And why should my fantastic claw foot bathtub languish on the patio under the deck just because we're not ready to do the entire master bath? I'm about to take a sledgehammer to the horrid, uncomfortable, shallow "Roman" bathtub that's now collecting dust just to get rid of it myself.


All that being said, I do see the wisdom of doing big things all at one time. That only makes sense. And when we had the popcorn ceilings removed, we did the entire downstairs at once. We didn't go one room at a time then.

Himself and I are not trust fund babies. So cash is always a consideration. And we do a LOT of the work ourselves. But I am impatient. I love this house, and I am chomping at the bit to make it ours. To develop a style of my own (sadly lacking in the past). To create a home that's unique, gracious, welcoming, and warm.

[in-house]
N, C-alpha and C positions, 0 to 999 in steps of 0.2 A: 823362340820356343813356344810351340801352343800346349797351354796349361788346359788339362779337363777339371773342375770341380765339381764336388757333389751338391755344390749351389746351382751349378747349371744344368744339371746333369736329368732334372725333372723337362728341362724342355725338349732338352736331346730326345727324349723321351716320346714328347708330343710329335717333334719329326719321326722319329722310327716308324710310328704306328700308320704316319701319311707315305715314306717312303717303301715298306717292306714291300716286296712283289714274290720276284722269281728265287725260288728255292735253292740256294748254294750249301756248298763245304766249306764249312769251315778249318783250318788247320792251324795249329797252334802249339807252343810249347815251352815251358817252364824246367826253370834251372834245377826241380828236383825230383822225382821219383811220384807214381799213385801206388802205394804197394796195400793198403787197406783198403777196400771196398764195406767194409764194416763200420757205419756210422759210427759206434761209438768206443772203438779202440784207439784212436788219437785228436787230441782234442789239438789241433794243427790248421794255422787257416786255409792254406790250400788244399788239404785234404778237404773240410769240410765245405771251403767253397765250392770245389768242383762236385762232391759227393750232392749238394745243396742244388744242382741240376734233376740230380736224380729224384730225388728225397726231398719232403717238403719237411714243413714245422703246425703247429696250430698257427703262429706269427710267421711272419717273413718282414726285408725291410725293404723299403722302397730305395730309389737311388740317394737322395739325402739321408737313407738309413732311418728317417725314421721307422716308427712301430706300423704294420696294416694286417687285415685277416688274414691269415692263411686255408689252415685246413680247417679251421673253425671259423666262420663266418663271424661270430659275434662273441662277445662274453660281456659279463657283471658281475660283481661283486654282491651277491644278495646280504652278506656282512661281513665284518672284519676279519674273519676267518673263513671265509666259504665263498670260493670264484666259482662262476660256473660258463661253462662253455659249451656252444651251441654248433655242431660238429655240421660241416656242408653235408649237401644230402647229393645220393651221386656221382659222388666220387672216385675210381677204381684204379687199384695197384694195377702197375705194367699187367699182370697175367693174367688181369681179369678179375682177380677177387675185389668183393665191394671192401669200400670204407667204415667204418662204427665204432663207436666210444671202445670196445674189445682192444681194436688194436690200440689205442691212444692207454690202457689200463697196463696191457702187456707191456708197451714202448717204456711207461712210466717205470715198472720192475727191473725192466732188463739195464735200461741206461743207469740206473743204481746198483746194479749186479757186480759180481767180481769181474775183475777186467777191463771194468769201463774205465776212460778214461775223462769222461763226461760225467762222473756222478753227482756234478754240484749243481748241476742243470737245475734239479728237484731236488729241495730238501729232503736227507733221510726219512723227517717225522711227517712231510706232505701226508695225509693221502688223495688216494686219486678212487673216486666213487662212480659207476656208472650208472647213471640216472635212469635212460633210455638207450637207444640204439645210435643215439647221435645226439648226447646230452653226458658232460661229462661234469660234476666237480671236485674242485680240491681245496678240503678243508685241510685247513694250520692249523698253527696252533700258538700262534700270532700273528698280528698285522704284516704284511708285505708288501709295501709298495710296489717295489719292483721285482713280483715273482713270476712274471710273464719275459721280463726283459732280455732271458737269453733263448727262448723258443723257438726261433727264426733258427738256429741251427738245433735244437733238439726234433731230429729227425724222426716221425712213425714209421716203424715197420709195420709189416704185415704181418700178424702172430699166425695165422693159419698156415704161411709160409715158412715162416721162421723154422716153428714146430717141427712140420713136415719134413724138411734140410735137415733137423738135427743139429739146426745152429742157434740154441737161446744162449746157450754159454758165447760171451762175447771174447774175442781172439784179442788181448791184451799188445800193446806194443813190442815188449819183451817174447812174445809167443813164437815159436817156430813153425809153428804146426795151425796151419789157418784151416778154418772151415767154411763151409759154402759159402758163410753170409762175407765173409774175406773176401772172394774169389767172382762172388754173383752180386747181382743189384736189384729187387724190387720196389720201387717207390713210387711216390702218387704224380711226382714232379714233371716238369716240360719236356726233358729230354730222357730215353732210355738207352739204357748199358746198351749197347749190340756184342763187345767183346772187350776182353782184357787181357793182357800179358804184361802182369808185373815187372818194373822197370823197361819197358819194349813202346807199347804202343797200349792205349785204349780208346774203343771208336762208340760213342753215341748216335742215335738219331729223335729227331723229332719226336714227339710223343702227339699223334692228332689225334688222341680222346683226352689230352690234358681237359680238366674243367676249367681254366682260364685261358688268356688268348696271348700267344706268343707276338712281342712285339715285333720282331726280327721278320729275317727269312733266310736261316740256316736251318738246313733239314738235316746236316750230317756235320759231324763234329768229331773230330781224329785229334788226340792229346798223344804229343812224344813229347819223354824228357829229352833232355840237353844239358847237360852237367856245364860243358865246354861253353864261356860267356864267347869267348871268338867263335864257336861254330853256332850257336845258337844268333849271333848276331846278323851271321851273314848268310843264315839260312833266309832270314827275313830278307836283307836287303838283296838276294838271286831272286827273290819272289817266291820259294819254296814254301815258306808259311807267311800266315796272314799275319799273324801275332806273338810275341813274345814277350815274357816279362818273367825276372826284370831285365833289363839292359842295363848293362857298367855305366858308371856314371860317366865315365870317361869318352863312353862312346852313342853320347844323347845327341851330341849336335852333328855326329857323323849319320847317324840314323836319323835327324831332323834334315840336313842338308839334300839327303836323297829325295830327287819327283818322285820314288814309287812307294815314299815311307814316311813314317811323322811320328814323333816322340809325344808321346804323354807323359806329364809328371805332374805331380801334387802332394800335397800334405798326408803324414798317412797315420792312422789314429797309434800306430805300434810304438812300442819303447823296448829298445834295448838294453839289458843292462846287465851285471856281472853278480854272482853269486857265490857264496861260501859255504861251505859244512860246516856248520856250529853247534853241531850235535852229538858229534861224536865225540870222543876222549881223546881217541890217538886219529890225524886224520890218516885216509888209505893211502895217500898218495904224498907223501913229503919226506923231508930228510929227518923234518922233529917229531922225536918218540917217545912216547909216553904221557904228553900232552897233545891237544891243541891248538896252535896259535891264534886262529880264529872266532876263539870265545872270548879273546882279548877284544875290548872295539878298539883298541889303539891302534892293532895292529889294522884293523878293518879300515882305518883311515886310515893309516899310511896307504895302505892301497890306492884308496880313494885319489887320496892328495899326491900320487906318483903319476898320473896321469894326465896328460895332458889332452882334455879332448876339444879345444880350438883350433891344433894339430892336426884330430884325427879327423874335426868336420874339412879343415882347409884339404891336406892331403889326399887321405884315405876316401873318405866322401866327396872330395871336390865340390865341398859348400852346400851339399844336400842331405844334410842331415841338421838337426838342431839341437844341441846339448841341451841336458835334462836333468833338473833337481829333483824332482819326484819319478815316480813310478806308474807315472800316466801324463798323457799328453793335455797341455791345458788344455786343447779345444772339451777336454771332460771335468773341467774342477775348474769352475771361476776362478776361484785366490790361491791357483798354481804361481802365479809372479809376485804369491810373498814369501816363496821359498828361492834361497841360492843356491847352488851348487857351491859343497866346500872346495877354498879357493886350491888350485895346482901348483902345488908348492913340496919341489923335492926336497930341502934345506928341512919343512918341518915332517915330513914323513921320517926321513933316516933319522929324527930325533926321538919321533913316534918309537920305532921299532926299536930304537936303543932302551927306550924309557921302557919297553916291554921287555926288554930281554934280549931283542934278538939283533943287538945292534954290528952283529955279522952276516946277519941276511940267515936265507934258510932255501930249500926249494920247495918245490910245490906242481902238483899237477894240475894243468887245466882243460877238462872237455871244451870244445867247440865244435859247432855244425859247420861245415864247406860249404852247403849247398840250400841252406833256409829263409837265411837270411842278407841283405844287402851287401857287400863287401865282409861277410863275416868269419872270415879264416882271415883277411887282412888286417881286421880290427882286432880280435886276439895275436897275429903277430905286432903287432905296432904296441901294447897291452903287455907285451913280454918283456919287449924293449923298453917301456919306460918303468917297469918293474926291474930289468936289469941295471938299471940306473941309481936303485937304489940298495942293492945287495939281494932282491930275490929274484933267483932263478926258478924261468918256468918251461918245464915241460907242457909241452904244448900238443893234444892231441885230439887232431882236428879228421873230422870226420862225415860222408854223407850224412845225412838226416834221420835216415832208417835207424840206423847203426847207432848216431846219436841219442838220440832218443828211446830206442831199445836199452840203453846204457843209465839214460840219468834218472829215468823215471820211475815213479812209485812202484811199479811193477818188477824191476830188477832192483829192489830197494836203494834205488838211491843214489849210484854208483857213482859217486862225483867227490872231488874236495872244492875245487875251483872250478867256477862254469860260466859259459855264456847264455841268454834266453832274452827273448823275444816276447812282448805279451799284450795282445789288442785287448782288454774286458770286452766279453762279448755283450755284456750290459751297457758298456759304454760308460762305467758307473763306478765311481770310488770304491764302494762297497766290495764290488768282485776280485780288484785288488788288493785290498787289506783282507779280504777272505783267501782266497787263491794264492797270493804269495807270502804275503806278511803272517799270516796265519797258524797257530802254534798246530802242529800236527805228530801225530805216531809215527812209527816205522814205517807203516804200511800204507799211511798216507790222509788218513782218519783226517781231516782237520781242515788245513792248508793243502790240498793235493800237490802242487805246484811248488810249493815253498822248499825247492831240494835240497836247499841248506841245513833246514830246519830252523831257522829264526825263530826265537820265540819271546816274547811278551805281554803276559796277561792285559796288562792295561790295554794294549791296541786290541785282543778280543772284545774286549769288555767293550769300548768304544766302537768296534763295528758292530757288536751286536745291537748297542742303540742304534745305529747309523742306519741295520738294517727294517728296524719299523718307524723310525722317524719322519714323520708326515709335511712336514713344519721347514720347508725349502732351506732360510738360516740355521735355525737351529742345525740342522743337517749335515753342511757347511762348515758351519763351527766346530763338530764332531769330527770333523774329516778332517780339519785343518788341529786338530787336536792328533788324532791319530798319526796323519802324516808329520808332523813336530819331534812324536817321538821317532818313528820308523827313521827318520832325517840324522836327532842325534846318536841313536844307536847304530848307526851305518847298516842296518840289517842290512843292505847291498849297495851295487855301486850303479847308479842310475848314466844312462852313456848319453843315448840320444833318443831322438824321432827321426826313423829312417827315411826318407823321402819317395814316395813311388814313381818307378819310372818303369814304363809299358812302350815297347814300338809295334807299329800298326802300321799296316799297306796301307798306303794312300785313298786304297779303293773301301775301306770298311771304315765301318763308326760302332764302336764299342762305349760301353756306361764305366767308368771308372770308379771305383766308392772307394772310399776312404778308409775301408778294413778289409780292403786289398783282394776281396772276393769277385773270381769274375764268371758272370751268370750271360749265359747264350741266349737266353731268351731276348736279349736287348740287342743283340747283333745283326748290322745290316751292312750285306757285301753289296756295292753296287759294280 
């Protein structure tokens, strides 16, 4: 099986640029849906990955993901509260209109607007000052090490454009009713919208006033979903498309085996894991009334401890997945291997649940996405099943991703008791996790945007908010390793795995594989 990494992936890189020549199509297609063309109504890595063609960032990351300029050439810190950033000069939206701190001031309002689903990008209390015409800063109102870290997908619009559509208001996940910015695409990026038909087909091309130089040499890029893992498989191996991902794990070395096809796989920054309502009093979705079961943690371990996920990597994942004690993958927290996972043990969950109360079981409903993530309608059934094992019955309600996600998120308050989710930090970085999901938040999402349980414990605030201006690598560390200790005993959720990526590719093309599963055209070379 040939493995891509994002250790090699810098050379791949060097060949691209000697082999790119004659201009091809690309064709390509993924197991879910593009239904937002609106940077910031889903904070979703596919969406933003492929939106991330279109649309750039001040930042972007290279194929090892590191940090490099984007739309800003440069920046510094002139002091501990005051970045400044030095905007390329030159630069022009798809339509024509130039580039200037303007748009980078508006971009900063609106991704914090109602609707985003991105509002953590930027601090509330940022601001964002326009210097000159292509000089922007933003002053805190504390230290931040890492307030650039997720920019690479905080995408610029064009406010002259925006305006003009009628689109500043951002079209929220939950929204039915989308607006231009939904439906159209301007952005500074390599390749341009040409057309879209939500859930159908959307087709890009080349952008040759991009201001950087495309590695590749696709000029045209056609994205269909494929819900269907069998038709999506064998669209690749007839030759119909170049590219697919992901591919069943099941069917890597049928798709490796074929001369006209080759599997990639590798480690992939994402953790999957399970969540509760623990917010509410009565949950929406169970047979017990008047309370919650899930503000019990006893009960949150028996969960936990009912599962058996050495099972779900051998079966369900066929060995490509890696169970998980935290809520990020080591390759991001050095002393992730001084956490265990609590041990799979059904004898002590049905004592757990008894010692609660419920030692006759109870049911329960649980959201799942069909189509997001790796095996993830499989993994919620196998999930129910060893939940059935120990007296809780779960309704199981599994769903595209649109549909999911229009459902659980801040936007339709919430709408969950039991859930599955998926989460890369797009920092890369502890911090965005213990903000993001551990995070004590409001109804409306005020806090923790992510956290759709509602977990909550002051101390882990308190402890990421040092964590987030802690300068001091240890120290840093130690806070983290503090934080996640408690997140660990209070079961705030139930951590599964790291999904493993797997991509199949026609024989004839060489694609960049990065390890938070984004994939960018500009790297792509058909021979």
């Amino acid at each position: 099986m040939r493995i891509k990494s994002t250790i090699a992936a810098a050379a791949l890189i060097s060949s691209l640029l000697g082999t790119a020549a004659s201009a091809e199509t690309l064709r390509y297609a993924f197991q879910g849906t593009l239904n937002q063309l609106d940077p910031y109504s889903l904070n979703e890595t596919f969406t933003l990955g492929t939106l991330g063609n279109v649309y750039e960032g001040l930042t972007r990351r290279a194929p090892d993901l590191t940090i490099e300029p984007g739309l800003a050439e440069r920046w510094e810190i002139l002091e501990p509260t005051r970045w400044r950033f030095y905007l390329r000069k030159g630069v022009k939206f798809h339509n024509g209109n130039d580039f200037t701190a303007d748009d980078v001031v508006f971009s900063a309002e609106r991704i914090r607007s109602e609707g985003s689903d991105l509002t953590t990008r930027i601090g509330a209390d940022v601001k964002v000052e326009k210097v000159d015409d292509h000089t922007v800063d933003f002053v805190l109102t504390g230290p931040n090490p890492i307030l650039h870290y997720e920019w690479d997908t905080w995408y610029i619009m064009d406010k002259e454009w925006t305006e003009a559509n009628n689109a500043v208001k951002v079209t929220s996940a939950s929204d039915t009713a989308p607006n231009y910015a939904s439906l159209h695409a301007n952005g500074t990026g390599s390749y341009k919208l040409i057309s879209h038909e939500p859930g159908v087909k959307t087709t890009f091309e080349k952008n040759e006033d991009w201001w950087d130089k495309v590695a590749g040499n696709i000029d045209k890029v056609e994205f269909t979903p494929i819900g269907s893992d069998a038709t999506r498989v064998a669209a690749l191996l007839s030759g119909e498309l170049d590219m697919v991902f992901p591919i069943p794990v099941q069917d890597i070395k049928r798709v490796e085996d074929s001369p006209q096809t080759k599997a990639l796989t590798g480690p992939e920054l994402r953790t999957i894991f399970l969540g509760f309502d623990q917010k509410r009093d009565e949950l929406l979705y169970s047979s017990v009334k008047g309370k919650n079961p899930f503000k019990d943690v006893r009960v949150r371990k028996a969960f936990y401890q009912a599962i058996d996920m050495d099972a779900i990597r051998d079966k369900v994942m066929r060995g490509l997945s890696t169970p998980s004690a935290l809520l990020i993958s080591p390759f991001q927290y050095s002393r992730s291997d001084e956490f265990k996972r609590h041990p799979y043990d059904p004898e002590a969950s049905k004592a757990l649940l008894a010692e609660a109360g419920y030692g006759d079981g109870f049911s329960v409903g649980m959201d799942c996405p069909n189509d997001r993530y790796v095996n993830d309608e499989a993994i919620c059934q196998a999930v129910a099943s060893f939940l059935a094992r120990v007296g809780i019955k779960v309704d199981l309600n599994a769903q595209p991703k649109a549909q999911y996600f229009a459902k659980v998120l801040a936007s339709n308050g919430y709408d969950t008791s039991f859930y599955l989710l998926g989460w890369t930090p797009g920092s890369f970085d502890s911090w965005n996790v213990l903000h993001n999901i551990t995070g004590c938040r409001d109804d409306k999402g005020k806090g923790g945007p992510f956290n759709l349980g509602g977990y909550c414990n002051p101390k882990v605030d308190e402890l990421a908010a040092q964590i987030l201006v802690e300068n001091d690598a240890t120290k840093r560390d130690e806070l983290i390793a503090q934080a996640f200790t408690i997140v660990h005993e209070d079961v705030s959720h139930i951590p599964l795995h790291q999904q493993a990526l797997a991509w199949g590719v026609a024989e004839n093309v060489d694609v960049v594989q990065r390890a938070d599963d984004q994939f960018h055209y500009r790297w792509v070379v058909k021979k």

And I want to do what I can to make progress quickly.

So where do you (and your beloved) fall on this issue? Any tips you can share? I'd appreciate any ammunition to strengthen my position! :-)

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Party hearty!
Show Me What Ya Got at Not Just a Housewife
The Inspiration Board at Homework
Inspire Me Tuesday at A Stroll Thru Life
Wow Us Wednesdays at Savvy Southern Style
Feathered Nest Friday at French Country Cottage
Be Inspired at Common Ground